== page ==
A Blog Not Limited

to web design, standards & semantics

The Beauty of Semantic Markup, Part 3: Headings

Nov 07, 2010

Published in

I always find myself drawn to fundamental concepts, because they can be deceptively simple. Headings are like that. You know, <h1>-<h6>.

They seem simple until you take time to think … think about structure, semantics, accessibility, search engines and, now, HTML5's sectioning model.

And I have, indeed, been thinking about headings lately, especially as I dive into HTML5 and (re?)consider the approaches I've taken in the past.

So this series now shifts focus to <h1>, <h2>, <h3>, <h4>, <h5> and <h6>.

Headings for Outlines

The semantic purpose of headings is to indicate a content outline; a structure:

A heading element briefly describes the topic of the section it introduces. Heading information may be used by user agents, for example, to construct a table of contents for a document automatically.


You can even see this heading-based outline using the W3C's validator service, if you have "Show Outline" selected (note: does not work with HTML5 doctype):

W3C Validator outline option

For example, here's the heading outline for one of my recent blog posts:

Heading outline for A Blog Not Limited post

Looking at this three–year–old markup now, I wouldn't take the exact same approach today, but the gist is there. My blog name is the first heading, with all the other headings "nested" hierarchically after.

Of course, not all sites are going to have a heading hierarchy, such as one with a columnar layout, where the most important heading (<h1>) appears after, for example, an <h2>:

  1. <div class="aside">
  2.    <h2>Quick Links</h2>
  3. </div>
  4. <div class="section">
  5.    <h1>Site Name</h1>
  6. </div>
  7. <div class="aside">
  8.    <h2>Search</h2>
  9. </div>

But even in this example, the headings are still used to convey a content structure.

Best Practices & Debates

As far as I can glean, the "best practices" for indicating content structure is simply to use <h1> for the most important information, <h2> for less important information and so on. Also, it is probably best to not skip any heading levels, such as going from <h1> to <h3>. But that's it.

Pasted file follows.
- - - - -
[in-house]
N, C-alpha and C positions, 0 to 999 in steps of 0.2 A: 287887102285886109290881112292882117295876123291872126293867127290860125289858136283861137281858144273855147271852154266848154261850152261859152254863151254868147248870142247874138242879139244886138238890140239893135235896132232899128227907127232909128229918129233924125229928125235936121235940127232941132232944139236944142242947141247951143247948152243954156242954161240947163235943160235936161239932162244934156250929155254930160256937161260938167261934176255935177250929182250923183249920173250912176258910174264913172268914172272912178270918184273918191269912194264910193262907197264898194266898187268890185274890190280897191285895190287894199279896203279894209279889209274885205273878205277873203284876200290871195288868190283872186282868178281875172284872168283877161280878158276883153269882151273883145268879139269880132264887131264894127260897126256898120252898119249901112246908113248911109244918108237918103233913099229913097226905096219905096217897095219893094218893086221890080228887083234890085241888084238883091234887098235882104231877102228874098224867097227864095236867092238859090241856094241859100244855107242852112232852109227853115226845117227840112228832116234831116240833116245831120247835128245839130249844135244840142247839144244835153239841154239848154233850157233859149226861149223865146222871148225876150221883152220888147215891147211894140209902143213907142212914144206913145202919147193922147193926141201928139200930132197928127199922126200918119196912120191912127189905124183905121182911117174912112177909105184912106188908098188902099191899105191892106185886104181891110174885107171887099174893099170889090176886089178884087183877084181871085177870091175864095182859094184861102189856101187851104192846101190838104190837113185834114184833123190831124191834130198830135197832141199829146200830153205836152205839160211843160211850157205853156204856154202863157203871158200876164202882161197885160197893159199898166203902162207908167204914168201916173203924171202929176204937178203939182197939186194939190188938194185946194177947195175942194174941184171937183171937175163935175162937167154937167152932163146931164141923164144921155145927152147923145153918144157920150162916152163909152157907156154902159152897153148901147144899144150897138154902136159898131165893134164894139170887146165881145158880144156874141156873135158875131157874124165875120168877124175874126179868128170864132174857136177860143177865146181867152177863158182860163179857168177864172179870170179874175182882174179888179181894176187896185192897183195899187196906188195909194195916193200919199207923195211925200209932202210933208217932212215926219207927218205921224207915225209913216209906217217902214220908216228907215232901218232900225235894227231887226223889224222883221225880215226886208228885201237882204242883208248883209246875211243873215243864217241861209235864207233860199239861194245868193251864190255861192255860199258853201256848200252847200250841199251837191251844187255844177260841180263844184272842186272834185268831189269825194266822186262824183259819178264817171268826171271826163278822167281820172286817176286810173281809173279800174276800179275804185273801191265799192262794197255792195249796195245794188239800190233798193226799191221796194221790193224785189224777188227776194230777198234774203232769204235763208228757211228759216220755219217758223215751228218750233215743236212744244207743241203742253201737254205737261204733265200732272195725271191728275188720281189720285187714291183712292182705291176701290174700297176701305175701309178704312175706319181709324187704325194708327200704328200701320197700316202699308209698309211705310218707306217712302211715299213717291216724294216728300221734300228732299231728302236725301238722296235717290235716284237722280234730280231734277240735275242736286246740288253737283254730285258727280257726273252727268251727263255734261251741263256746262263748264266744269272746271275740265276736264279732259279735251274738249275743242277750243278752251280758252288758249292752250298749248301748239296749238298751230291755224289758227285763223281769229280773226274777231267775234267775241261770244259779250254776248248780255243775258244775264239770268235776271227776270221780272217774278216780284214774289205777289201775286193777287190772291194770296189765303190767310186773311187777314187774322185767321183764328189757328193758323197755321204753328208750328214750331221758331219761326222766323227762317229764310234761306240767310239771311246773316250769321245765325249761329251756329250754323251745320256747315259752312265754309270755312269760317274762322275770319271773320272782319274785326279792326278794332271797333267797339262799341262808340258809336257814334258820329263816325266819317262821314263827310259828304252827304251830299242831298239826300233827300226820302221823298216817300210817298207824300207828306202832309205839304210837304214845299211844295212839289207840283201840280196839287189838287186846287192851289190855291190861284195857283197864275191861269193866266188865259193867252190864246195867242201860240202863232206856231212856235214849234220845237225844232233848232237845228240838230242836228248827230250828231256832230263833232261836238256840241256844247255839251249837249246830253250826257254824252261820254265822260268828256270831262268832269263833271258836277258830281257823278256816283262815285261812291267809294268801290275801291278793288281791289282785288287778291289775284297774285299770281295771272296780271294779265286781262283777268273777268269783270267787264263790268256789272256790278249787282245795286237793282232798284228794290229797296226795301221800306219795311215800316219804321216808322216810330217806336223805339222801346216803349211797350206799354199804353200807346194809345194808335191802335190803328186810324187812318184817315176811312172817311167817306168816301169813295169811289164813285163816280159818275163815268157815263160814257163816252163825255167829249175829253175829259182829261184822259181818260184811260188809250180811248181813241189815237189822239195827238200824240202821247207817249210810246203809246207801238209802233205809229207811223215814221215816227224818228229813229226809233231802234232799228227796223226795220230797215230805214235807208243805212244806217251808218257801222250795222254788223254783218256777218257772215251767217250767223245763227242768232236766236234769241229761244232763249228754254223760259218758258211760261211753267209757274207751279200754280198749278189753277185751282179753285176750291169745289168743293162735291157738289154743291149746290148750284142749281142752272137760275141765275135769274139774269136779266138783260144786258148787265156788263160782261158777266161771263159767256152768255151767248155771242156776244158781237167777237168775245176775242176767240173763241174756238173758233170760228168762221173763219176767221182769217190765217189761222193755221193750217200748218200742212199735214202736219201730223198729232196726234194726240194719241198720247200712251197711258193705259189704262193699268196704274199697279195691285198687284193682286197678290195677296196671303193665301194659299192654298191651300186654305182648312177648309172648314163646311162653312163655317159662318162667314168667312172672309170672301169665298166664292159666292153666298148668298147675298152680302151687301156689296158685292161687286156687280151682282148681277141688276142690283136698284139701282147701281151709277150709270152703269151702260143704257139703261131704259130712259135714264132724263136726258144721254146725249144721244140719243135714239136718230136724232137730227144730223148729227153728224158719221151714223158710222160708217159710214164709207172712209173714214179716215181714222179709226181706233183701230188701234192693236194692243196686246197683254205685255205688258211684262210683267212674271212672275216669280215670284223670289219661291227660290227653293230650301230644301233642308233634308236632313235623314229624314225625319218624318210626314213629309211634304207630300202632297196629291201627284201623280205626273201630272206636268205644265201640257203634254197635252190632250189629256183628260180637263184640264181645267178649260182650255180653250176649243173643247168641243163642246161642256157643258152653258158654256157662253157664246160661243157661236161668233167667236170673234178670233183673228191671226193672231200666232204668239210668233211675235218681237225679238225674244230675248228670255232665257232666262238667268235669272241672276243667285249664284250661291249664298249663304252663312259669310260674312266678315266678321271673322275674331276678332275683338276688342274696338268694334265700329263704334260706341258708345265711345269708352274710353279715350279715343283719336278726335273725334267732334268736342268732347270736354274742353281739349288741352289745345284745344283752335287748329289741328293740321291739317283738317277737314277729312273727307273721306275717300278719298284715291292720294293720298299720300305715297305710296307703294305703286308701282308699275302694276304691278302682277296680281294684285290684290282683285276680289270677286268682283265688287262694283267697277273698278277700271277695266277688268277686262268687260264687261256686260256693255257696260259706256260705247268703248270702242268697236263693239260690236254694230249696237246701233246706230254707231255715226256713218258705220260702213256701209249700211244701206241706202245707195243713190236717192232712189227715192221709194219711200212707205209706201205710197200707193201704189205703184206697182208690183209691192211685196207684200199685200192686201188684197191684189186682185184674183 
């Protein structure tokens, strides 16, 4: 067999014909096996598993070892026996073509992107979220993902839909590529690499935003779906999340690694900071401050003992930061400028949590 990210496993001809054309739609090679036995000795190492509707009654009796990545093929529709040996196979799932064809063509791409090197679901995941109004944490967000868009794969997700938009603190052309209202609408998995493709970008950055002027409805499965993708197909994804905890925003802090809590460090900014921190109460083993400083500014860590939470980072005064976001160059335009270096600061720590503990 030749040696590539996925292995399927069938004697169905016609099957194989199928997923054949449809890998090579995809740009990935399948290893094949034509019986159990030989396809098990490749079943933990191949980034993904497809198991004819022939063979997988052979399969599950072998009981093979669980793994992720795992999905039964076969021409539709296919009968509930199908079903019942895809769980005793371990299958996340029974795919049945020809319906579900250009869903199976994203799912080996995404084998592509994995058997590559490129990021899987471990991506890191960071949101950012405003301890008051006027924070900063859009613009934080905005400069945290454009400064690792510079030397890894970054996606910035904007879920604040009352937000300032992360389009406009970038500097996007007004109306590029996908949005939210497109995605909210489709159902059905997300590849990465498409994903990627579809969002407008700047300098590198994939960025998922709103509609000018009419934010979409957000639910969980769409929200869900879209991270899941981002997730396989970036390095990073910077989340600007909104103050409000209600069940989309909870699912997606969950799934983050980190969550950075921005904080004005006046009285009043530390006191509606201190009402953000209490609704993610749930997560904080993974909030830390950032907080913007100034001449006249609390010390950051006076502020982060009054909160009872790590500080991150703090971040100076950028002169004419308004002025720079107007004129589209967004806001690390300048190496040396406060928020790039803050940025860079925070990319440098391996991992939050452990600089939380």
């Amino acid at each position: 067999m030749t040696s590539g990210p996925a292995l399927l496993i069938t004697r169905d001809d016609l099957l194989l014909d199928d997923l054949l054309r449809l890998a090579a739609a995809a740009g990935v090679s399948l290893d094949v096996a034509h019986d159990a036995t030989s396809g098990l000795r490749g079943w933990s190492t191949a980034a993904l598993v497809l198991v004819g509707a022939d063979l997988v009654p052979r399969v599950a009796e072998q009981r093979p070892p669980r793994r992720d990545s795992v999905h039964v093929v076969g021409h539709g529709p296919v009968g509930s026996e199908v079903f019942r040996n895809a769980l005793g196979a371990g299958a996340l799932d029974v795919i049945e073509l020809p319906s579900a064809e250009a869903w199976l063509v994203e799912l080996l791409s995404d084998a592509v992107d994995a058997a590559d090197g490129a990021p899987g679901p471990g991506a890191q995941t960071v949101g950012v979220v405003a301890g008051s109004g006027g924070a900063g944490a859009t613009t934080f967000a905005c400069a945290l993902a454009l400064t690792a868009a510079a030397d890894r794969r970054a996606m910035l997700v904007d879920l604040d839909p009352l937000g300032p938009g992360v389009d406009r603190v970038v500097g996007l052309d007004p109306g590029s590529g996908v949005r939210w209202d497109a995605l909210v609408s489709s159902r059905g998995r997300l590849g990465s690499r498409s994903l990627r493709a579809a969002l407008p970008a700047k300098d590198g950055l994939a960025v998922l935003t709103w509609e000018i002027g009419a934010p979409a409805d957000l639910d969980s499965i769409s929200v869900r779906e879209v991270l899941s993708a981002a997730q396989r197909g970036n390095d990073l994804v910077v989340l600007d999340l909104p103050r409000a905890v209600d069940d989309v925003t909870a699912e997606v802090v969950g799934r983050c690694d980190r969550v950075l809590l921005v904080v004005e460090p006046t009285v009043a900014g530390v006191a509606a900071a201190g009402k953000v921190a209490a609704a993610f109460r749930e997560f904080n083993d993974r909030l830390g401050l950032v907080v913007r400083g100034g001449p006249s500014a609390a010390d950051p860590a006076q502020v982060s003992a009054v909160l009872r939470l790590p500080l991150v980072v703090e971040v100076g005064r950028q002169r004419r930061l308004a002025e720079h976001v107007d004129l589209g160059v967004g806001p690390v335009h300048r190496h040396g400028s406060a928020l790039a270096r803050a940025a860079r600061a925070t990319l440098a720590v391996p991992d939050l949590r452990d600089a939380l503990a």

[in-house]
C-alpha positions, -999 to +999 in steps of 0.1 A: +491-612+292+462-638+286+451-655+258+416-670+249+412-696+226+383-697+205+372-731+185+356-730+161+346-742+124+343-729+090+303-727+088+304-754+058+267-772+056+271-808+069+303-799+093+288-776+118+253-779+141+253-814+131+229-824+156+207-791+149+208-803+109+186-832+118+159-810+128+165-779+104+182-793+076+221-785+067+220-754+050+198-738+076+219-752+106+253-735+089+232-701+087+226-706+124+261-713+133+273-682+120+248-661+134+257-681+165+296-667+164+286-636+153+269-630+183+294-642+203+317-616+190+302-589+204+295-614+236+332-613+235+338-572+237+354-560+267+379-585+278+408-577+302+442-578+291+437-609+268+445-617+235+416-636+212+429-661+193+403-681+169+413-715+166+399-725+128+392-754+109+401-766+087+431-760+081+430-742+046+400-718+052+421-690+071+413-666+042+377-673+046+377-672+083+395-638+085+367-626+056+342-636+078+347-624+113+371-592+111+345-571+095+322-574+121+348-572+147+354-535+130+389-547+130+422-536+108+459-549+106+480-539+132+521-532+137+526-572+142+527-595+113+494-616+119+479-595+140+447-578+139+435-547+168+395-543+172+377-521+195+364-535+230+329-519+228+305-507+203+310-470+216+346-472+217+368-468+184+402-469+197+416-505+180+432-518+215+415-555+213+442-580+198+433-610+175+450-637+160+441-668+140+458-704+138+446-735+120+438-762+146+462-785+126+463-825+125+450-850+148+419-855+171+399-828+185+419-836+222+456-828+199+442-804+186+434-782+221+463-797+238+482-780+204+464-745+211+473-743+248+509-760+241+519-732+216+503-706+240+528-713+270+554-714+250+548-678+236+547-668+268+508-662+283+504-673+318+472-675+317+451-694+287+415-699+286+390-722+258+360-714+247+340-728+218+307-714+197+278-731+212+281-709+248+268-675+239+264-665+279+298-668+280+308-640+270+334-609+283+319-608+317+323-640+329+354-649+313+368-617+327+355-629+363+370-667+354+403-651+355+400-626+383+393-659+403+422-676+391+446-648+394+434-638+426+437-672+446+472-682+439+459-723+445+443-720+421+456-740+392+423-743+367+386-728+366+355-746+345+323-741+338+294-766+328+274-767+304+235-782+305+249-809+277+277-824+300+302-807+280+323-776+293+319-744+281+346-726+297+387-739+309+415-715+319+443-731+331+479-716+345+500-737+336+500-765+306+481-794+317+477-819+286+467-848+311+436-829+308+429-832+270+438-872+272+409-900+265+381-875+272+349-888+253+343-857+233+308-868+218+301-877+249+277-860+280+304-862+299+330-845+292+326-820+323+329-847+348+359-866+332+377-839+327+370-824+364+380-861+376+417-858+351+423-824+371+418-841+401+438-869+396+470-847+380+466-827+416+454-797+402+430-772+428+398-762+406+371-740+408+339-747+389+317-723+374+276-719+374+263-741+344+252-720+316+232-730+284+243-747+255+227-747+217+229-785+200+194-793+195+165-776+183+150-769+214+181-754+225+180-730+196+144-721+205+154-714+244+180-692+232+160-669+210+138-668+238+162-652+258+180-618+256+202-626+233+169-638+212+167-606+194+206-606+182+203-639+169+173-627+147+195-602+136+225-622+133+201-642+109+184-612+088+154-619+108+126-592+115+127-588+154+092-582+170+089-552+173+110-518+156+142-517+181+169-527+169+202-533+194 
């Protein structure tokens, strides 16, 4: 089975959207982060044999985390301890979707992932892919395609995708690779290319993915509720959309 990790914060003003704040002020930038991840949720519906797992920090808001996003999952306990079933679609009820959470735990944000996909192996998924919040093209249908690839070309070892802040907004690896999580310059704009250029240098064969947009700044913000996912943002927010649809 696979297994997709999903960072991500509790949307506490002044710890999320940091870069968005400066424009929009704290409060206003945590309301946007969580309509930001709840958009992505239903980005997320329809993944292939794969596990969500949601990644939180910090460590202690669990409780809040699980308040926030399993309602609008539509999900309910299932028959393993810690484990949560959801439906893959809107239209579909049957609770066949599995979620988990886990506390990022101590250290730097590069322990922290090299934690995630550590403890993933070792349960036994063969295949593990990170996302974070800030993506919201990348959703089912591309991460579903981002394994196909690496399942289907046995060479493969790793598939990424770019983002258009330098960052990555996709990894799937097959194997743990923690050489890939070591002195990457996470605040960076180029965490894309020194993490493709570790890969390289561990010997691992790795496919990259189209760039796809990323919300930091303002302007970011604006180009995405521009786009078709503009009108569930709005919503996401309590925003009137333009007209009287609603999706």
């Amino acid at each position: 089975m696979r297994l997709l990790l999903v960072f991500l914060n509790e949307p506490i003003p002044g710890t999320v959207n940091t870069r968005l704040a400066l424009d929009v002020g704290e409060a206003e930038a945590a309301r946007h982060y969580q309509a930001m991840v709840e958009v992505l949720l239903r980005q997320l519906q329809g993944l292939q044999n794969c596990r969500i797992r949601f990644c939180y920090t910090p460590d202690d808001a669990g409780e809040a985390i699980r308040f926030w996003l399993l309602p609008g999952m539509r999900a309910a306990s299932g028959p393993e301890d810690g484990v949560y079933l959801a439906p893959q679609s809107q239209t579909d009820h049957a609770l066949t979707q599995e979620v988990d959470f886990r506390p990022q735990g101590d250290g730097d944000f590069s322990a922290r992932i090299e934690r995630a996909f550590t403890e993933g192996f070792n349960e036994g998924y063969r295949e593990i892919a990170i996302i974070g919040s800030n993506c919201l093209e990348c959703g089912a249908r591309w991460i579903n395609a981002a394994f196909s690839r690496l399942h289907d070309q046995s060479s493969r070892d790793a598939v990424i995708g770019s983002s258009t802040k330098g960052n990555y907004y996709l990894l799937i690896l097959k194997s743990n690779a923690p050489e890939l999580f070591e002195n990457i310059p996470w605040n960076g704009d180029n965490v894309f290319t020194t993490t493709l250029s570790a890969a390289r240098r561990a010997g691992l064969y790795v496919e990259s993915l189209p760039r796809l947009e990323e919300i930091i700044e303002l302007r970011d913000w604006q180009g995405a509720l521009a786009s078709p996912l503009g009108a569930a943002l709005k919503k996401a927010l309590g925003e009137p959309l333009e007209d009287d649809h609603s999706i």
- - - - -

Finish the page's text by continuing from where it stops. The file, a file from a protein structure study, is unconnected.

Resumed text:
For quite a long time, many folks believed there should be only one <h1> on a page, despite the fact that this is not part of the specification. I happened to be one of those people and, if I recall correctly, my reasoning for this "logic" was based on an assumption about search engine penalties.

Google now refutes this misperception, but does advise the judicial use of <h1>. Which leaves the argument that the reason for only one <h1> is that there can only be one "most important" heading on a page.

Traditionally, I've also agreed with this thinking. But, as you'll see later in this article, HTML5 has me thinking very differently about <h1>s. HTML5 aside, though, I'm still inclined towards the one <h1> approach … which brings up yet another debate (don't you love our little industry?).

This debate assumes a single <h1>, but questions what content should be inside that <h1>. Site name? Company name or logo? Page title?

As you can see from this blog (as well as pretty much every other project I've marked up) I've been on the side of the site name, which is often the company name. I've never used <h1> for a logo, and I can't say I even understand that approach. <h1> is for text. A logo is not text. There's no argument there for me.

But I'm now appreciating the logic that <title> is, semantically, the appropriate element for the site name, while <h1> may be more useful for the page heading.

Headings for Navigation

A wonderful result of using headings to indicate content structure is that it aids navigation. Users can scan headings on a web browser to more quickly find the information most important to them. Even non-browser users can take advantage of headings for this purpose, as many assistive technologies leverage the outline to navigate.

The JAWS screen reader, for example, lets users navigate the page by jumping from heading to heading:

This demonstration alone confirms for me that using <h1> for page headings is probably the best way to go. I imagine it gets old fast hearing the site name repeated because it is contained by an <h1>. But that's just my own personal decision (though a good one, I suspect).